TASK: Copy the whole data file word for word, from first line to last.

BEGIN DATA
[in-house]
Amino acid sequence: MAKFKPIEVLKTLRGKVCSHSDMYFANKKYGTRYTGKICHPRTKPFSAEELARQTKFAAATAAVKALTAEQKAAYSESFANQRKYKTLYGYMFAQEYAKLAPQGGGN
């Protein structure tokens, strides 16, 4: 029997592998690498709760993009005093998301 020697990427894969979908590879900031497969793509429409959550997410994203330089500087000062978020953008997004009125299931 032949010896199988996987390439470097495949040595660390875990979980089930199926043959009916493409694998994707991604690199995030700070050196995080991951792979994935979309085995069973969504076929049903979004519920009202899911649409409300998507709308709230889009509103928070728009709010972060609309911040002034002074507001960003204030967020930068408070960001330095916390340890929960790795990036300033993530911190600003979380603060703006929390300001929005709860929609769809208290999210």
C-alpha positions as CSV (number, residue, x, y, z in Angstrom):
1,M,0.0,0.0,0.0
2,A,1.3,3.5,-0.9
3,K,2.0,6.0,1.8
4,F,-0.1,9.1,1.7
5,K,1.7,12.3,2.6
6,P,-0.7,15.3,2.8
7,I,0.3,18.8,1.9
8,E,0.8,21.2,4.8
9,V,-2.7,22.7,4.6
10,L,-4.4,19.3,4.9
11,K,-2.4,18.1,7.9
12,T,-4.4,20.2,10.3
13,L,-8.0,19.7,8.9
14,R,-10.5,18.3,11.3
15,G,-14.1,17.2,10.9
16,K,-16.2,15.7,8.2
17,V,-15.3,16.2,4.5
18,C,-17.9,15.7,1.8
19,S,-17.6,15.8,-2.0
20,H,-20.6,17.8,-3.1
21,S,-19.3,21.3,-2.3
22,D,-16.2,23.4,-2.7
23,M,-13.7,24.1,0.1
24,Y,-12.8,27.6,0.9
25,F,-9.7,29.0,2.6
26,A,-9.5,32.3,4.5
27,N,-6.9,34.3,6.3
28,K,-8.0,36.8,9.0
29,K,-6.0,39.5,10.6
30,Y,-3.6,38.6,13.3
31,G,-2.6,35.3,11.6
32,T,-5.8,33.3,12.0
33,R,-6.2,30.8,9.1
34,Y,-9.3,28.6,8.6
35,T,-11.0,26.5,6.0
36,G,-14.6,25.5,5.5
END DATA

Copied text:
[in-house]
Amino acid sequence: MAKFKPIEVLKTLRGKVCSHSDMYFANKKYGTRYTGKICHPRTKPFSAEELARQTKFAAATAAVKALTAEQKAAYSESFANQRKYKTLYGYMFAQEYAKLAPQGGGN
């Protein structure tokens, strides 16, 4: 029997592998690498709760993009005093998301 020697990427894969979908590879900031497969793509429409959550997410994203330089500087000062978020953008997004009125299931 032949010896199988996987390439470097495949040595660390875990979980089930199926043959009916493409694998994707991604690199995030700070050196995080991951792979994935979309085995069973969504076929049903979004519920009202899911649409409300998507709308709230889009509103928070728009709010972060609309911040002034002074507001960003204030967020930068408070960001330095916390340890929960790795990036300033993530911190600003979380603060703006929390300001929005709860929609769809208290999210």
C-alpha positions as CSV (number, residue, x, y, z in Angstrom):
1,M,0.0,0.0,0.0
2,A,1.3,3.5,-0.9
3,K,2.0,6.0,1.8
4,F,-0.1,9.1,1.7
5,K,1.7,12.3,2.6
6,P,-0.7,15.3,2.8
7,I,0.3,18.8,1.9
8,E,0.8,21.2,4.8
9,V,-2.7,22.7,4.6
10,L,-4.4,19.3,4.9
11,K,-2.4,18.1,7.9
12,T,-4.4,20.2,10.3
13,L,-8.0,19.7,8.9
14,R,-10.5,18.3,11.3
15,G,-14.1,17.2,10.9
16,K,-16.2,15.7,8.2
17,V,-15.3,16.2,4.5
18,C,-17.9,15.7,1.8
19,S,-17.6,15.8,-2.0
20,H,-20.6,17.8,-3.1
21,S,-19.3,21.3,-2.3
22,D,-16.2,23.4,-2.7
23,M,-13.7,24.1,0.1
24,Y,-12.8,27.6,0.9
25,F,-9.7,29.0,2.6
26,A,-9.5,32.3,4.5
27,N,-6.9,34.3,6.3
28,K,-8.0,36.8,9.0
29,K,-6.0,39.5,10.6
30,Y,-3.6,38.6,13.3
31,G,-2.6,35.3,11.6
32,T,-5.8,33.3,12.0
33,R,-6.2,30.8,9.1
34,Y,-9.3,28.6,8.6
35,T,-11.0,26.5,6.0
36,G,-14.6,25.5,5.5